Friday, 22 November 2013

New neutrino observatory a mile below Antarctic ice is on line.

You never heard of the Ice Cube Neutrino Observatory?  The Super-K and Sudbury SNO neutrino observatories were pioneers but this one far below Antarctic ice has already found a couple dozen events coming from around the cosmos and is building a directional data base.

ICNO design.
Despite trillions of neutrinos streaming through you this moment, they rarely bump into anything in thousands of years.  Their behaviour can thus conserve information about events from the earliest days of the universe.

The ICNO is "among the most ambitious scientific projects ever attempted". The picture illustrates the structure well:    86 cores were drilled 1 1/2 to 2 1/2 km into the ice with 60 sensors per string and 6 of those strings dedicated to extra depth.  The ice is clear as glass at those depths and when once in a while a neutrino (one of three types) happens to interact with a bit of ice matter, the by product includes a speck of light called Cerenkov radiation.  Beautiful.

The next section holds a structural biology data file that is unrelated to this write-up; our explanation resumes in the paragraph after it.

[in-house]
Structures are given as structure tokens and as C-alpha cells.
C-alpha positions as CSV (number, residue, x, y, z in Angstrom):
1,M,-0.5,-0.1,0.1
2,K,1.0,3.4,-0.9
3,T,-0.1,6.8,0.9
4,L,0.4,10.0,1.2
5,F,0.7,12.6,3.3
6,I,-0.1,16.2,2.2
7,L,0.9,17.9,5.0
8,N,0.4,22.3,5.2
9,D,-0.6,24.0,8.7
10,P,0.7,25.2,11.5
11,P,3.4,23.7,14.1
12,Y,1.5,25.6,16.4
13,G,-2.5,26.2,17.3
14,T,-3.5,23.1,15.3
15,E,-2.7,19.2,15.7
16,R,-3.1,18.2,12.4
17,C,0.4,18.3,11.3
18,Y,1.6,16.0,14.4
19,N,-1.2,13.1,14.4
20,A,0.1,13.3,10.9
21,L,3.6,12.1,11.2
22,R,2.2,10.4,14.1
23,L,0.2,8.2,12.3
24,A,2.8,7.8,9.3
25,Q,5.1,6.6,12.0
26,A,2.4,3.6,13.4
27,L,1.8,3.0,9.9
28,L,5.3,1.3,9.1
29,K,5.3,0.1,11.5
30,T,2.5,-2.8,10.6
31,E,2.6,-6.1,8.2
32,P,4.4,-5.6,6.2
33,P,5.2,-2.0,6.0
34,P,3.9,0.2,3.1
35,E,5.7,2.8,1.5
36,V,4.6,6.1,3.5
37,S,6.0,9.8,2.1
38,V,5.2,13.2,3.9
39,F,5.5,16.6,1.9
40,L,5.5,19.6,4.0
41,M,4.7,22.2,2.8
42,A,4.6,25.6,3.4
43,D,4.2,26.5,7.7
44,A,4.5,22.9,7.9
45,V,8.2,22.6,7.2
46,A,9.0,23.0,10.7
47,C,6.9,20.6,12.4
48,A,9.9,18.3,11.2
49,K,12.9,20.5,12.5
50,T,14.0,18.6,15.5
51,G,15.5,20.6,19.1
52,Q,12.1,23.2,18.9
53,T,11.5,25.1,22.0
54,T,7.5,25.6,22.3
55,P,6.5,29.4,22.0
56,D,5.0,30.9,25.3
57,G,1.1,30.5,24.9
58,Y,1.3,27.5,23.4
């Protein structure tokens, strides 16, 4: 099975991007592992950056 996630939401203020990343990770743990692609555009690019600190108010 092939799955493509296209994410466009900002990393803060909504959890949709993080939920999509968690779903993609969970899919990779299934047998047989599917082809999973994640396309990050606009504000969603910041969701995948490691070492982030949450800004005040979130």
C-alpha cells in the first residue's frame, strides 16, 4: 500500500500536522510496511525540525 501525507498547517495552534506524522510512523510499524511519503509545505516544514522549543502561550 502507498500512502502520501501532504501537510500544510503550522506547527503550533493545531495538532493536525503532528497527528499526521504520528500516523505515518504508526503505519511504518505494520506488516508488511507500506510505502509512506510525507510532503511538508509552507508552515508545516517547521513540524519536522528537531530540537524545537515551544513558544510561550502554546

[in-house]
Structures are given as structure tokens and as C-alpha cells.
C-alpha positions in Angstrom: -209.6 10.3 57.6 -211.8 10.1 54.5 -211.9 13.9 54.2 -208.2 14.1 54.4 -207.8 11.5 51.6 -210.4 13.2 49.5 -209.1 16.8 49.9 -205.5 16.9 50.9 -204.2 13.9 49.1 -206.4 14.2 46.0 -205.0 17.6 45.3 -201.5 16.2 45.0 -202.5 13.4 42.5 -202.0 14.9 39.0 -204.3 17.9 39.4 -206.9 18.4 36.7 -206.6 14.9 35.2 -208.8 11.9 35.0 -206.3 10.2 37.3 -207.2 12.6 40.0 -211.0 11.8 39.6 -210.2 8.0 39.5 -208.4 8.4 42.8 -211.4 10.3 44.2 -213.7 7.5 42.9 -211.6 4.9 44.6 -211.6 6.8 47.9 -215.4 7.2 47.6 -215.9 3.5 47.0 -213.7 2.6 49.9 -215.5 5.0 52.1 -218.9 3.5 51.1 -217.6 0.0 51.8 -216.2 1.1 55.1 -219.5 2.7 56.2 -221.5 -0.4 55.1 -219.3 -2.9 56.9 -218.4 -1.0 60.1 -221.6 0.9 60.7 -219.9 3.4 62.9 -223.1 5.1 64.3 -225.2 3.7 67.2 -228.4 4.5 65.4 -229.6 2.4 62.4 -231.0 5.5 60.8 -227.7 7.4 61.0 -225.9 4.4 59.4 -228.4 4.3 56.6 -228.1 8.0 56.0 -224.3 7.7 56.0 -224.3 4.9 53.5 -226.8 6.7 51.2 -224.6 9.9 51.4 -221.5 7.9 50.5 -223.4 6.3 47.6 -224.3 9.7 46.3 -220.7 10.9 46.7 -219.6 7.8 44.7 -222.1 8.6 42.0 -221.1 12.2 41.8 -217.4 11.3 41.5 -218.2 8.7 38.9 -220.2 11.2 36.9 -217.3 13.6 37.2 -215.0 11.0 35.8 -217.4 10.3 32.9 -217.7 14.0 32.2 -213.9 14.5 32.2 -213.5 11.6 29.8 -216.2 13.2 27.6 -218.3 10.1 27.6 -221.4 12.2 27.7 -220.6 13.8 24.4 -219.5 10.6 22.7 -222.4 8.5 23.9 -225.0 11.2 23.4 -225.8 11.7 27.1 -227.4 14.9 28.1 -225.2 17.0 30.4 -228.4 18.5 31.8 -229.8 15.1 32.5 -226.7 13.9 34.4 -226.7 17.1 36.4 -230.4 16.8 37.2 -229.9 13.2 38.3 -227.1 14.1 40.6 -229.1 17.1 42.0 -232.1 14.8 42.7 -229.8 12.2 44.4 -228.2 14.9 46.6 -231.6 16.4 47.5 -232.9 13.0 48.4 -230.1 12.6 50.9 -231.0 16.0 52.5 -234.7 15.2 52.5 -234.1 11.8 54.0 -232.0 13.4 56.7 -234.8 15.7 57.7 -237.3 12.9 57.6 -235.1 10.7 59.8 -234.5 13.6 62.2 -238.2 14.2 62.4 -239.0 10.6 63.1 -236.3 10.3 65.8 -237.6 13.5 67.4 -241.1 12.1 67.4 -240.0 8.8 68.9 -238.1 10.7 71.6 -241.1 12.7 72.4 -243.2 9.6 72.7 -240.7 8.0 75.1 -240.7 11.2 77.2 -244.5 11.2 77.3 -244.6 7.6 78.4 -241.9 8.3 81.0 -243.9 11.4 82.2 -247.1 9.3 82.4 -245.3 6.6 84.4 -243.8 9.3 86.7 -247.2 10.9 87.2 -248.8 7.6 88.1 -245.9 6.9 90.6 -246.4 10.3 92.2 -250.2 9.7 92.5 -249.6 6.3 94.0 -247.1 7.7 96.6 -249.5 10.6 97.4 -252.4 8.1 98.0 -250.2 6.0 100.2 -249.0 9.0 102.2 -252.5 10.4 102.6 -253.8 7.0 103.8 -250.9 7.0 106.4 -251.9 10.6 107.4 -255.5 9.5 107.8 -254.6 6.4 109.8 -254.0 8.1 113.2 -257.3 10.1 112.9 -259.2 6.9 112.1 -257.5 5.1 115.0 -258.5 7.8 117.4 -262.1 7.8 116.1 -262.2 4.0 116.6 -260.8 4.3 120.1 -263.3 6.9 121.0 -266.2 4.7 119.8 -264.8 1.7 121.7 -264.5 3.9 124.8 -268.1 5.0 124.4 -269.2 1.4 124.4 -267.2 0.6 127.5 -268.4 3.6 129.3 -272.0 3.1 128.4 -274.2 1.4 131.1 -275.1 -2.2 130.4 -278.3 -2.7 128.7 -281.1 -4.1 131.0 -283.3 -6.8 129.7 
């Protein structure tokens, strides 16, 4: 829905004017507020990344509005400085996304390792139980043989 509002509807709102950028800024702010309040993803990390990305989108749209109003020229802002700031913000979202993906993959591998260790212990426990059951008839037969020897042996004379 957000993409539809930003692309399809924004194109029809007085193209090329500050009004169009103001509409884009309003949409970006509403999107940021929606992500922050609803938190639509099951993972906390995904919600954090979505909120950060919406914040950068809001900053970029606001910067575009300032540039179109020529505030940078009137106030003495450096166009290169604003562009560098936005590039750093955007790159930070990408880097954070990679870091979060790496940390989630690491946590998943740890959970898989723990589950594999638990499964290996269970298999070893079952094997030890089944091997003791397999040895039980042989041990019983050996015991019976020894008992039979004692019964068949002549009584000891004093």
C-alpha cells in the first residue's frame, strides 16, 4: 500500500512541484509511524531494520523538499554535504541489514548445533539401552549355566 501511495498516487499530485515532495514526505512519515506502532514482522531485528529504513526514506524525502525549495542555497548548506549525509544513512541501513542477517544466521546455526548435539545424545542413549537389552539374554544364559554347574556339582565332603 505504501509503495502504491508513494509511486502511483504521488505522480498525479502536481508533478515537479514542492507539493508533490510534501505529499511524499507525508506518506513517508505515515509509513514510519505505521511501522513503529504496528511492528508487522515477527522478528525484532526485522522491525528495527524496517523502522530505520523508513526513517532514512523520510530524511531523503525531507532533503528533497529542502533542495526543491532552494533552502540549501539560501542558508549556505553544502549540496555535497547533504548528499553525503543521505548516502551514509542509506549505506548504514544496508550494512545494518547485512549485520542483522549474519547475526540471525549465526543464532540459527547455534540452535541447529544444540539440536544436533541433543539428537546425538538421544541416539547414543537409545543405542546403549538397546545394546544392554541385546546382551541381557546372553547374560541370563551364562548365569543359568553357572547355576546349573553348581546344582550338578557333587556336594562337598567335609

"Bert" - at 1.04 petaelectronvolts is the highest
energy neutrino ever detected.
Science Daily News reporting on ICNO.
I admire the modular design.  After the first few strings were in place, data collection had already begun.  Redundancy is built into the experiment.

View down one shaft, insulated at the top.
The Sudbury experiment used a sphere of heavy water about a mile down an isolated mineshaft and was looking for solar neutrinos.  The Japanese experiment used a larger sphere with more detectors but with pure regular water, collecting from more sources.

Notes: Information and view down the bore hole are from spaceref site

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